Careful with that data. Correlation does not imply causation. In fact, there may be a case of inverse causation here. It's likely that the deficit increases because unemployment increases.

Would you say there's a strong coincidence that unemployment rises because the Federal deficit increases holding all else equal?

There's a correlation between the two sets of data, so you're not wrong to present them that way. In fact I was surprised that Wheylous threw "correlation does not equal causation" at you because neither you nor the data claimed any causation in the first place, so instead of you backing off to a correlation of the data in light of his comment, you backed away from a correlation at all.

I just thought it would be fun to put the data together from the 1930's after seeing Robert Murphy Budget Deficit vs Unemployment Rate during the Great Depression in his book. I backed away from the correlation because it remain seened that my intentions were to prove that unemployment rate rise due to budget deficit increasing and is involved in some way. But after Wheylous made his point, I completely disregarded that correlation of deficit increasing because unemployment increases. I was trying to get an answer on if there's any sort of coincidence or factor of deficit spending causes some unemployment to present. But the fact that there is a correlation between the sets of data and my intentions are clear, then I'm not wrong to present them that way like you said.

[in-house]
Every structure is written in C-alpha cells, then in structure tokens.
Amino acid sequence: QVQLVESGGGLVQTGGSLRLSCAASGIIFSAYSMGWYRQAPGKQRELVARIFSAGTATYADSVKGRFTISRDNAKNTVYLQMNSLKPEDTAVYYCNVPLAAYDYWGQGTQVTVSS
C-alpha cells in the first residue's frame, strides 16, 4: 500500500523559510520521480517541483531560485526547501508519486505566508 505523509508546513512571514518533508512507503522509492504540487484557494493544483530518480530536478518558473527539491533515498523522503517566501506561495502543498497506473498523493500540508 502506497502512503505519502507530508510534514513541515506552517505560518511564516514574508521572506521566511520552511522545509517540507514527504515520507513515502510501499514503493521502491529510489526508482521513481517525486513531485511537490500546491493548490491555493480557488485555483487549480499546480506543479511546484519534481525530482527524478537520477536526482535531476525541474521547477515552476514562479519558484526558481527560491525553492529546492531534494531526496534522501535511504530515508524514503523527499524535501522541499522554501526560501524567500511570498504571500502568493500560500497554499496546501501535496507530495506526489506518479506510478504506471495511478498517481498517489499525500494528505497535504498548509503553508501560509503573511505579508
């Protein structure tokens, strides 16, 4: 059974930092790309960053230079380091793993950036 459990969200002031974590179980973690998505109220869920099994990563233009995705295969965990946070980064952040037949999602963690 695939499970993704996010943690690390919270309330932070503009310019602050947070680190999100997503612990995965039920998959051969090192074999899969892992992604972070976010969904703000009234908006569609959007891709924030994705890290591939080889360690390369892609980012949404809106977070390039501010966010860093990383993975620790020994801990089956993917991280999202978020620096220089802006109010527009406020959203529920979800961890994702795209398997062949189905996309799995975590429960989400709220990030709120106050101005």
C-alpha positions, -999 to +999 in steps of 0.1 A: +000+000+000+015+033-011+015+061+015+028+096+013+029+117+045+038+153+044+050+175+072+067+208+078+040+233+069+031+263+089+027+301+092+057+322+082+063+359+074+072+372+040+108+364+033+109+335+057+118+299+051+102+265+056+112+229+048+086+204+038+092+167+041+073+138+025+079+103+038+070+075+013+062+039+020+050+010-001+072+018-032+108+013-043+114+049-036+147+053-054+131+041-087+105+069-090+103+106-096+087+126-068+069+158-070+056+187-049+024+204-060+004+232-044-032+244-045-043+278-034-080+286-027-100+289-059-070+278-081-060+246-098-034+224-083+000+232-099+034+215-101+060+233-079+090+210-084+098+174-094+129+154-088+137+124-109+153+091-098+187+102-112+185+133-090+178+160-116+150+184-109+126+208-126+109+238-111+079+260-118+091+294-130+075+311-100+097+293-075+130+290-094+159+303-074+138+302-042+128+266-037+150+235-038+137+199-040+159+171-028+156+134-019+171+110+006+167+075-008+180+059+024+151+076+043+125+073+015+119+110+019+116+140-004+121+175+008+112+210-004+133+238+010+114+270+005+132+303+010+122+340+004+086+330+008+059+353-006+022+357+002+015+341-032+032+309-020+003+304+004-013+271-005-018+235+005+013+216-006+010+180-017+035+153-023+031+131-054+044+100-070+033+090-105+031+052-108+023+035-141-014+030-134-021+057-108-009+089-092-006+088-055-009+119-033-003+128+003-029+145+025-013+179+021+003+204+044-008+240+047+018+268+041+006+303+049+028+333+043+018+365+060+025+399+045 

Plot the spending of the each year vs. the unemployment of each year and do a regression.

Then plot the unemployment of the previous year vs. the spending of the current year and do a regression.

I expect that the second graph will have a stronger correlation. This means that higher unemployment leads to the government spending more money to try to offset the unemployment (which very much makes sense, and in this case could very well be causation, not correlation).

I'm interested in seeing this. Do you have an excel with the data?

I find the graph in the OP to be terribly confusing. When the deficit goes down, unemployment goes up? Doesn't that imply that we want the deficit to be as large as possible?? Also, what does -5% of GDP mean? How can you have a negative percentage of a simple magnitude like GDP?

I took the the negative where outlays > receipts. The negative GDP% represents the deficit going up. The positive GDP% represents the deficit going down. Robert P. Murphy did the complete opposite in his book. He put the surpluses as negatives and deficit percentage as a positive. I assume I messed up, but I couldn't figure out why Murphy did that. My credibility as you see is poor, so I wouldn't mind being corrected if I did this wrong.